Lowena Rowe has just moved into a gorgeously sounding cottage with a wild garden that overlooks the sea. Her move also means a new job. It is a fresh start for her as she has sold her Mums home, there are certain things that Lowena brings with her to her new home, one of which is a little box that her Mum had told her was special.

This is a story that is captivating, enchanting and so wonderfully described. The author has brought together a mixed bunch of characters who have their own quirks and foibles. Zelah is fab and I do think she is one of my favourites. The thing with this story is that it felt right, by this I mean that there are some of the characters who I thought “that could be so and so from my village”. Having characters that could so easily be from your community makes for really great reading.

The story is about bringing people together, making new friendships and helping others out. Stepping out of your comfort zone is something that is tough, but there are several characters that do actually need to make this journey to realise that there is more to life.

There is a romantic element to this story and not just for one set of characters. While I do think that these were really good, it did feel a little bit too convenient, this is not a bad thing as they all fitted in within the context of the story. I just think that there is the potential for being a lot more to several of the characters and a couple of them I was really intrigued to know more about.

This is a lovely and wonderful story, it is about new starts, looking towards the future and believing. It is a heartwarming story and one that I adored. It is one I would happily recommend.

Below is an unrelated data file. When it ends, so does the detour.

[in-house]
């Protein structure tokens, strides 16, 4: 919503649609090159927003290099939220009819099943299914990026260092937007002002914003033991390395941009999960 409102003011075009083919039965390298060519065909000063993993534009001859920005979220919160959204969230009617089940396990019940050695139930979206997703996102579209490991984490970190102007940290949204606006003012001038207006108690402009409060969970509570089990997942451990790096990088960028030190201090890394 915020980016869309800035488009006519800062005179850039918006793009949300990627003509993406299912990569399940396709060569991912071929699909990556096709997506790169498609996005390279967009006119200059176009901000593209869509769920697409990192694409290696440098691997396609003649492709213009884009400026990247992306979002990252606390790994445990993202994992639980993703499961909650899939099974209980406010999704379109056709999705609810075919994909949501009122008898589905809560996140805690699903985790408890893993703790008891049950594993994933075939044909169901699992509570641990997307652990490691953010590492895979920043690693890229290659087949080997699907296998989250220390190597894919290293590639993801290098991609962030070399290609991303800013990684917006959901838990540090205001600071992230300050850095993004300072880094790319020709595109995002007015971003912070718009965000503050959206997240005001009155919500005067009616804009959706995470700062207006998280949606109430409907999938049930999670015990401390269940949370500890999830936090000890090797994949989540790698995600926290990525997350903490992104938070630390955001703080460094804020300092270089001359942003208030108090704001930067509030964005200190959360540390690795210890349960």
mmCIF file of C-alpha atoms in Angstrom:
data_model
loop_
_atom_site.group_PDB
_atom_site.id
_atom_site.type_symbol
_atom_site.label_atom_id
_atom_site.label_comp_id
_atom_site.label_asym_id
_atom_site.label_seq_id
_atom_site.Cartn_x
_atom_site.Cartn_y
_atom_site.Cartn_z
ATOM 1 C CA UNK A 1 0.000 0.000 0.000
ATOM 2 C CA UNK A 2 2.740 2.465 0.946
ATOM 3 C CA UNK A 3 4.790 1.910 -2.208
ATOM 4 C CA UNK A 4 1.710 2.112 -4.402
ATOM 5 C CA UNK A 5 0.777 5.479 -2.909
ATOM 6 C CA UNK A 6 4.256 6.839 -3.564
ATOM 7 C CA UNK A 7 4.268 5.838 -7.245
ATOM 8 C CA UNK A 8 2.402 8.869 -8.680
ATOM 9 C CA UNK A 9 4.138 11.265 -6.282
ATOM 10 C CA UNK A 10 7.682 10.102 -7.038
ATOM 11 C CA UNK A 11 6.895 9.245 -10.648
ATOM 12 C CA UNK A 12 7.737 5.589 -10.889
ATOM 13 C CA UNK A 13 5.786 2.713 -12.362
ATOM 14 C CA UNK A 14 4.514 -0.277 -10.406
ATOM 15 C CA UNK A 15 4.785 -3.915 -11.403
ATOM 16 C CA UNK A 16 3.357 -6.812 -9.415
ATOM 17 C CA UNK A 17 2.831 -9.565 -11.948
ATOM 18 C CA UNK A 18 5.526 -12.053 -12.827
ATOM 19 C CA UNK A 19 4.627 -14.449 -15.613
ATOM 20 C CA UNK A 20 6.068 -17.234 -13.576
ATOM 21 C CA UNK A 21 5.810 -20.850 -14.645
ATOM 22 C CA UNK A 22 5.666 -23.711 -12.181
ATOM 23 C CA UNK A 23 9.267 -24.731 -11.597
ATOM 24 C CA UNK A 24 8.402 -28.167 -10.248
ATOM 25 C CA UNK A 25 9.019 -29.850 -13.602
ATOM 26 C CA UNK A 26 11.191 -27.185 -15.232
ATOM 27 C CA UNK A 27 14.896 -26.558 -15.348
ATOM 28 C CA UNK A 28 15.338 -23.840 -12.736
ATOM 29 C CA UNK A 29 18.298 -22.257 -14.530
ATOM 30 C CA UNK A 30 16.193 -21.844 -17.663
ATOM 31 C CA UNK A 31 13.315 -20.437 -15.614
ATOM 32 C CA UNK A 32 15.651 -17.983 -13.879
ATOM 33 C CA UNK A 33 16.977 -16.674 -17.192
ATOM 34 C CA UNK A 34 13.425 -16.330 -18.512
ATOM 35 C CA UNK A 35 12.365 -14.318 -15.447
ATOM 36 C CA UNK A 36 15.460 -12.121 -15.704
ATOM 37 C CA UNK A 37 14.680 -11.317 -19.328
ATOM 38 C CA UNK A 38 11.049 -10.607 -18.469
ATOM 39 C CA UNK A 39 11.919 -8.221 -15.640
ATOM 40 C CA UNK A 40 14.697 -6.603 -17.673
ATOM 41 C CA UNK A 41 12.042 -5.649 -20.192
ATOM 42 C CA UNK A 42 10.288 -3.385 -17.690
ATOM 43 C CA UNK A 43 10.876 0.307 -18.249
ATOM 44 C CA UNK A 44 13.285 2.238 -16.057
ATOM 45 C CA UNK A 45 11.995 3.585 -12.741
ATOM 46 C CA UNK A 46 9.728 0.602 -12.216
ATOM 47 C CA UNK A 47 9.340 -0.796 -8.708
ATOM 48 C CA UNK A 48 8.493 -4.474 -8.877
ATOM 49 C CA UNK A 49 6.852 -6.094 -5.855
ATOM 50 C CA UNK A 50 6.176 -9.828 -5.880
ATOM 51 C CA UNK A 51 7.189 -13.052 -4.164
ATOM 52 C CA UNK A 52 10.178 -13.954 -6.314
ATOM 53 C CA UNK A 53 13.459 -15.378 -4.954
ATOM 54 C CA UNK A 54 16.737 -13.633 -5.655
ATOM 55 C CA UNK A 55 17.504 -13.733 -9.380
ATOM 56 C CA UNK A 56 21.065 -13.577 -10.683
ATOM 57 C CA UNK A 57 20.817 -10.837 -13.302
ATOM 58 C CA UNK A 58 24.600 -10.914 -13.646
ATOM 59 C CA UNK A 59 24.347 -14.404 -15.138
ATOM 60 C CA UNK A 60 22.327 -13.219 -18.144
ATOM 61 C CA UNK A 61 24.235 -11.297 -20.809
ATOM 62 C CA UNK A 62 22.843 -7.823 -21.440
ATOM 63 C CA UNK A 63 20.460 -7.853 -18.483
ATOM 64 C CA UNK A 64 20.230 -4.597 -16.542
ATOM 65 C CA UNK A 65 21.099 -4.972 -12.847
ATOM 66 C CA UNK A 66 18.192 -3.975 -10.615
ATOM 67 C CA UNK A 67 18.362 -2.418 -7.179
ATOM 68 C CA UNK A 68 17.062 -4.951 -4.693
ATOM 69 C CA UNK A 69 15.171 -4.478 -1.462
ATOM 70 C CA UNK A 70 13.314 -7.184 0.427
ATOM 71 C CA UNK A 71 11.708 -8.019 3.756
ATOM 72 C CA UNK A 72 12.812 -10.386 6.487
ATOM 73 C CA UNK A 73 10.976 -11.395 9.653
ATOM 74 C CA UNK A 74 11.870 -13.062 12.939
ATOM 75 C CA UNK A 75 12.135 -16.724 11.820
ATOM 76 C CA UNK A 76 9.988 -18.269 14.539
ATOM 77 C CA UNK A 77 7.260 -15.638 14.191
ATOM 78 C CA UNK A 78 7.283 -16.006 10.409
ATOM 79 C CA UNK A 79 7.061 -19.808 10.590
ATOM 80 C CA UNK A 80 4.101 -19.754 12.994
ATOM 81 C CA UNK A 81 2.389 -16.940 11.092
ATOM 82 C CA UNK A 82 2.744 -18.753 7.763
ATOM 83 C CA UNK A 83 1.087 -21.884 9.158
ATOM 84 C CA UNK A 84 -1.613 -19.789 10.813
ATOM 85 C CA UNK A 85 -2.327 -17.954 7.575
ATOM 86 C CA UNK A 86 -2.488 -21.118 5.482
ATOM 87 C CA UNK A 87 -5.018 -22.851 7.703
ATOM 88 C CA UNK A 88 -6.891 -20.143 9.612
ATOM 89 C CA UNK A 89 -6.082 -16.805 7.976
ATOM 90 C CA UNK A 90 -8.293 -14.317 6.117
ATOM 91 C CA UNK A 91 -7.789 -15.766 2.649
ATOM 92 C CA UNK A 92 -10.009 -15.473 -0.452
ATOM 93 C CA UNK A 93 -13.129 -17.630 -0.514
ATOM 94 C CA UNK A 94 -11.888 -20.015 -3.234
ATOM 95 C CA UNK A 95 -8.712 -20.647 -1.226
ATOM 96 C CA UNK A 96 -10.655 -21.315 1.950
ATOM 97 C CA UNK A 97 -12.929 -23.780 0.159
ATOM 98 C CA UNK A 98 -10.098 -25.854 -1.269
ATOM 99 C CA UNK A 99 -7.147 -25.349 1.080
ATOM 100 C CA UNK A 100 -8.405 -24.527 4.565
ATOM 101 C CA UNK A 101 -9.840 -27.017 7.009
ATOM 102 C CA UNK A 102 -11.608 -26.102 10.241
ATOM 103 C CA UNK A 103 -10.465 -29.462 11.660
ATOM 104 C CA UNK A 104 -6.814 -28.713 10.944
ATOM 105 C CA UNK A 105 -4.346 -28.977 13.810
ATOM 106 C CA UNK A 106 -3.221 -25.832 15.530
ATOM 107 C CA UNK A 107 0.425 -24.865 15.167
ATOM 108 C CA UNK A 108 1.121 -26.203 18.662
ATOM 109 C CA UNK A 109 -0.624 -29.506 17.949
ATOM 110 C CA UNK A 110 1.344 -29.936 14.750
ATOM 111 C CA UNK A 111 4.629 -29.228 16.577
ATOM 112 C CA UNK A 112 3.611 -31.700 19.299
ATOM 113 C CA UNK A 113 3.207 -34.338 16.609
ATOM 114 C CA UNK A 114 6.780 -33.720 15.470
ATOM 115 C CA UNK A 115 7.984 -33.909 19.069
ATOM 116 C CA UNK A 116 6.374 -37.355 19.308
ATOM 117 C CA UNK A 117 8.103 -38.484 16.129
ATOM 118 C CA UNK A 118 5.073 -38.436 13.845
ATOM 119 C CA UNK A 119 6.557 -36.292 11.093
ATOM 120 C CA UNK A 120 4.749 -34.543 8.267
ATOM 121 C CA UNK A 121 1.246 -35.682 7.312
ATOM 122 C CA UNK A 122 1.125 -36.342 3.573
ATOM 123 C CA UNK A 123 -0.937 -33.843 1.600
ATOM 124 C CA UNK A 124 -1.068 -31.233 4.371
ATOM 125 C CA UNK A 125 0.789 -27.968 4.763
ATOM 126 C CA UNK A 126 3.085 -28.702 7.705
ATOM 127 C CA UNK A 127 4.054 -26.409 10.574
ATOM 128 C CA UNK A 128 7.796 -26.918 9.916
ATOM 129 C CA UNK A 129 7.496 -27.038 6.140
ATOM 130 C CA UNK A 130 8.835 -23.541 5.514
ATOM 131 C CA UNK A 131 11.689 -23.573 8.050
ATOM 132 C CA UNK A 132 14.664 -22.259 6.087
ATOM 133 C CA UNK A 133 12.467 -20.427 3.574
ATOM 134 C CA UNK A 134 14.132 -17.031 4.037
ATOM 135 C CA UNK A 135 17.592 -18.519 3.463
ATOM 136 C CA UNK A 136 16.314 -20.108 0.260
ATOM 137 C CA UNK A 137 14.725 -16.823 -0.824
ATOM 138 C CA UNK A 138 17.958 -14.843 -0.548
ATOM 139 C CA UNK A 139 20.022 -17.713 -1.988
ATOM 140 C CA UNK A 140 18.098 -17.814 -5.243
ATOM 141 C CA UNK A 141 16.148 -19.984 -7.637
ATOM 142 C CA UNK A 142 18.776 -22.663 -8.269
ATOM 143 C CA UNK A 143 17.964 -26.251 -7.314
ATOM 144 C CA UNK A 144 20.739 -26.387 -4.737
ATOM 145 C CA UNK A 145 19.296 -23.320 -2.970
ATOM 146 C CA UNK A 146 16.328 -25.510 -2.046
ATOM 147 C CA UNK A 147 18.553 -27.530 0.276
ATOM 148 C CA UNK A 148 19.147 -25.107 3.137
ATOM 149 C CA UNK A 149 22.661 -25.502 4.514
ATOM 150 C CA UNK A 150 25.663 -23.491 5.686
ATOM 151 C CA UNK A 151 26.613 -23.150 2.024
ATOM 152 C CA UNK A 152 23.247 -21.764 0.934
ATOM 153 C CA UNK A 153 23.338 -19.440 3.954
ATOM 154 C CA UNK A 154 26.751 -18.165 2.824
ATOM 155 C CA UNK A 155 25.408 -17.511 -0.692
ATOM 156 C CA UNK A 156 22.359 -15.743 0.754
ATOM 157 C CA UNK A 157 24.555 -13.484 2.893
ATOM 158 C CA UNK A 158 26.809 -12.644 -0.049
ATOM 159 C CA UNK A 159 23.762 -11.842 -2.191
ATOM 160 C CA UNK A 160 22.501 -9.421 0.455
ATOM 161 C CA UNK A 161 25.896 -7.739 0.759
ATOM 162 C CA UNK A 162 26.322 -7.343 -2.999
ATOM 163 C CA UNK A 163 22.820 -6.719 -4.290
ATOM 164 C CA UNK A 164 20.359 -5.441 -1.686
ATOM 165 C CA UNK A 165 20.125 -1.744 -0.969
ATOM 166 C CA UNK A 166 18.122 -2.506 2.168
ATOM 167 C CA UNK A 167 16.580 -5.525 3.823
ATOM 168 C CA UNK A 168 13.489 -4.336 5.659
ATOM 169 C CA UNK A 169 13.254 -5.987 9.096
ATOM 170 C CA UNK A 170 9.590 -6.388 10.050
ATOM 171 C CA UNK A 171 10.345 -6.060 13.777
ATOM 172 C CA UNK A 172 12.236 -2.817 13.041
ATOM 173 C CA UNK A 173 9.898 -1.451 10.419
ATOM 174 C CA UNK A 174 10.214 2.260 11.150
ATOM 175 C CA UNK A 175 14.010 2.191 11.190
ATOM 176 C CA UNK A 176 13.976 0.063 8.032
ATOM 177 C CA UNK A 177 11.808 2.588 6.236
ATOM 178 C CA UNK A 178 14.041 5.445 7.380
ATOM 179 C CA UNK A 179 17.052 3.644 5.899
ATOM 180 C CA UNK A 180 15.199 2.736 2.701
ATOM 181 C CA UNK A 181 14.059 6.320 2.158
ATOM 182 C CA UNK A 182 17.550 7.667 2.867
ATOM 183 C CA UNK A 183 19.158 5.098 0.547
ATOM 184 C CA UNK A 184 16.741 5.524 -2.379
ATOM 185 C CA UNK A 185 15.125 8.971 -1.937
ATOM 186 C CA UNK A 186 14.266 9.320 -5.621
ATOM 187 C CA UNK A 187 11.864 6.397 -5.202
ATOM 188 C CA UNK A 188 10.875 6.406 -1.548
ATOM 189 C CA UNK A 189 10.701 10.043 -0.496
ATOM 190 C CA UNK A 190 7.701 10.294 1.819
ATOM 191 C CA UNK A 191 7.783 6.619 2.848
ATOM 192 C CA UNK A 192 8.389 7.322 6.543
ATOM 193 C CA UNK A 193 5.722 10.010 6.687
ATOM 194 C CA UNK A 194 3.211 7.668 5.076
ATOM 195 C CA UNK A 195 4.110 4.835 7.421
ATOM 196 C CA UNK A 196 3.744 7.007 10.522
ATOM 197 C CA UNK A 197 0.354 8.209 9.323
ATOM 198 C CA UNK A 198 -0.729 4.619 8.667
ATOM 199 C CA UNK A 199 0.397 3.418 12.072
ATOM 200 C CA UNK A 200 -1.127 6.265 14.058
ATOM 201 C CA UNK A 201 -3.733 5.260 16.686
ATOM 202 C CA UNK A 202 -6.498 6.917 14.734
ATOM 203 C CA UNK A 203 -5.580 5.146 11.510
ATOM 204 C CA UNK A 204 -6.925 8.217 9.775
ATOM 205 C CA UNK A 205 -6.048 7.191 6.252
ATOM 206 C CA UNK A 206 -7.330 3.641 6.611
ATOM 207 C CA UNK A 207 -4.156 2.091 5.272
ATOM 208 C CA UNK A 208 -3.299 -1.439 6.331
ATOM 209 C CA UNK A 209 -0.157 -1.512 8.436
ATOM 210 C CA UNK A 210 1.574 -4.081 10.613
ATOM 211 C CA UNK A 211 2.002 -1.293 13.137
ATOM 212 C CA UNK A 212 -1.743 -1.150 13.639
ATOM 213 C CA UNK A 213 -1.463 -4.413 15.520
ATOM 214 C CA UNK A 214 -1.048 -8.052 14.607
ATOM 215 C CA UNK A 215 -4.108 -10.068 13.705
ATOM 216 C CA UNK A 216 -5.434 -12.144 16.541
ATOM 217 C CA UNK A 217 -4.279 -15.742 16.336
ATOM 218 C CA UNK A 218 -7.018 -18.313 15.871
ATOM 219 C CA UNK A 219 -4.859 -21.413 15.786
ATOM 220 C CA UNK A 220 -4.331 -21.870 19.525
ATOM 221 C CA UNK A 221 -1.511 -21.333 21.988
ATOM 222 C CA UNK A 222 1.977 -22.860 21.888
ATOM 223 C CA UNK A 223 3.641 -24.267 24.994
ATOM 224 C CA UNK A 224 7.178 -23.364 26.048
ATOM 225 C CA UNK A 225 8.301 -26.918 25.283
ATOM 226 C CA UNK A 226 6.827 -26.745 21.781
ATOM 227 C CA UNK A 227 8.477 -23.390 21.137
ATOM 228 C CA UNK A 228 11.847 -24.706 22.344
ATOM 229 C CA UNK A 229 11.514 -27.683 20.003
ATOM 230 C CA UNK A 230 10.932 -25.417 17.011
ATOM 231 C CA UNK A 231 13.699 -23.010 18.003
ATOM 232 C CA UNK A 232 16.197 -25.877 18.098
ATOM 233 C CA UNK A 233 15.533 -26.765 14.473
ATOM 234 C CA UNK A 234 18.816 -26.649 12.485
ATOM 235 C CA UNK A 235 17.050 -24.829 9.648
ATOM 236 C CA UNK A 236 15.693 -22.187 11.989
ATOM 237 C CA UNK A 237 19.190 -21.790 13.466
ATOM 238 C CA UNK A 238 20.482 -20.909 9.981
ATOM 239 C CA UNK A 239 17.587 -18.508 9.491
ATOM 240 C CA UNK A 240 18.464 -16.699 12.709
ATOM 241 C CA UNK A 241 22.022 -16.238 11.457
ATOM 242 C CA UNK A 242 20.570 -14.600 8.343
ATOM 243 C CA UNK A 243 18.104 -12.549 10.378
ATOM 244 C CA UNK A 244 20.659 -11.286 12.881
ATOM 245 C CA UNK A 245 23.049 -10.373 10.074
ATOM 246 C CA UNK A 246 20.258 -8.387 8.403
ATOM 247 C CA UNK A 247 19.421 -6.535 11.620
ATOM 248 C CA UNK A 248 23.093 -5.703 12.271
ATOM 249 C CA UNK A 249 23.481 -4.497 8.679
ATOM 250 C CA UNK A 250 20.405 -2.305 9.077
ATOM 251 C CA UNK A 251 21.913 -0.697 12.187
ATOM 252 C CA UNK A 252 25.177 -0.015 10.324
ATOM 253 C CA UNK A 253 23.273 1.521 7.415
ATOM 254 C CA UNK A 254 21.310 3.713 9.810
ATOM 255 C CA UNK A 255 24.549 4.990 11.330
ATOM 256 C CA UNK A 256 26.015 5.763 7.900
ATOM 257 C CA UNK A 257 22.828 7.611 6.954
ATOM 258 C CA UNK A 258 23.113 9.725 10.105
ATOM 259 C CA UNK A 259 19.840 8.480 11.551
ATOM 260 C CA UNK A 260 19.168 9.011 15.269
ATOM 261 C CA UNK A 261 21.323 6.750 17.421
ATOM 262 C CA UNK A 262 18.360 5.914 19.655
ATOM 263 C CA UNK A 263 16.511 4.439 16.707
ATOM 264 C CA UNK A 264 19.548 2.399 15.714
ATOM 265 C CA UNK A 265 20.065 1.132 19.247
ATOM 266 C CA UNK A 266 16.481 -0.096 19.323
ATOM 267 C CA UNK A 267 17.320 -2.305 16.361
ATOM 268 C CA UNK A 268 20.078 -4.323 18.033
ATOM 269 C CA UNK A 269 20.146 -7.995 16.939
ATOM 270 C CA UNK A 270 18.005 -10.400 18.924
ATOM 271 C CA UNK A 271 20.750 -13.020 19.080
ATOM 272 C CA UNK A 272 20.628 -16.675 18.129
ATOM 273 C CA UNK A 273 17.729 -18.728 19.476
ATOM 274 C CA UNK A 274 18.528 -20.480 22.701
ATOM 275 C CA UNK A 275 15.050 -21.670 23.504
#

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Rachel Ryan’s Resolutions by Laura Starkey @LauraStarkey @emblabooks #contemporaryfiction #publicationday #bookreview

I am delighted to share my review today for Rachel Ryan’s Resolutions by Laura Starkey. This is the first digital publication from Embla Books.

I would also like to wish Laura a very Happy Publication Day xx

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In January, Rachel Ryan’s New Year’s Resolutions are fairly predictable. Exercise more, put money into savings before spaffing it all on clothes, remember ridiculous rule that potatoes don’t count towards your 5-a-day…

Before long, though, the year ahead of her is very much not going to plan. When the creative agency Rachel works for is taken over, one of the new suits in the office is very familiar. And very handsome. Surely it can’t be… Jack Harper. The man she has spent years trying to forget. Not only is Rachel now working with him, she has regular sightings of the gorgeous woman Jack cheated on her with – who happens to be plastered to the side of every London bus.

Thank goodness for Tom, who is always there to listen (and pour wine). But when work stirs up her most painful memories, her best friend makes a major announcement and Jack dials up the charm, Rachel starts to question everything.

As life throws her a world of crazy, will Rachel have to make some very different resolutions?

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MY REVIEW…

Rachel Ryan works as a copywriter and lives with her best friend, Anna. Anna and Will are an item and have been a few years, Will shares a house with Tom. The four are great friends, and have regular drinks, nights out and are like family.

When there is a re-shuffle at work, Rachel is surprised when her ex from years ago arrives. He is one of the team members who is part of merging and creating new and exciting accounts. This is almost like a make or break time for Rachel.

The story is based on Rachel and her plan for her future. Like most, she does set her resolutions for the start of the new year. Like most, she also doesn’t necessarily get started on them, to she alters them.

This did feel like a light-hearted sort of a story. It did take me a while to get to understand Rachel, and actually, not all the characters n the book know much about her or her past, so it does kind of make sense. I did find as the author revealed more about Rachel, that she did start to come out of her shell. It really didn’t help with her ex coming back on the scene. I did find that the further I got into the story the more I grew to like her.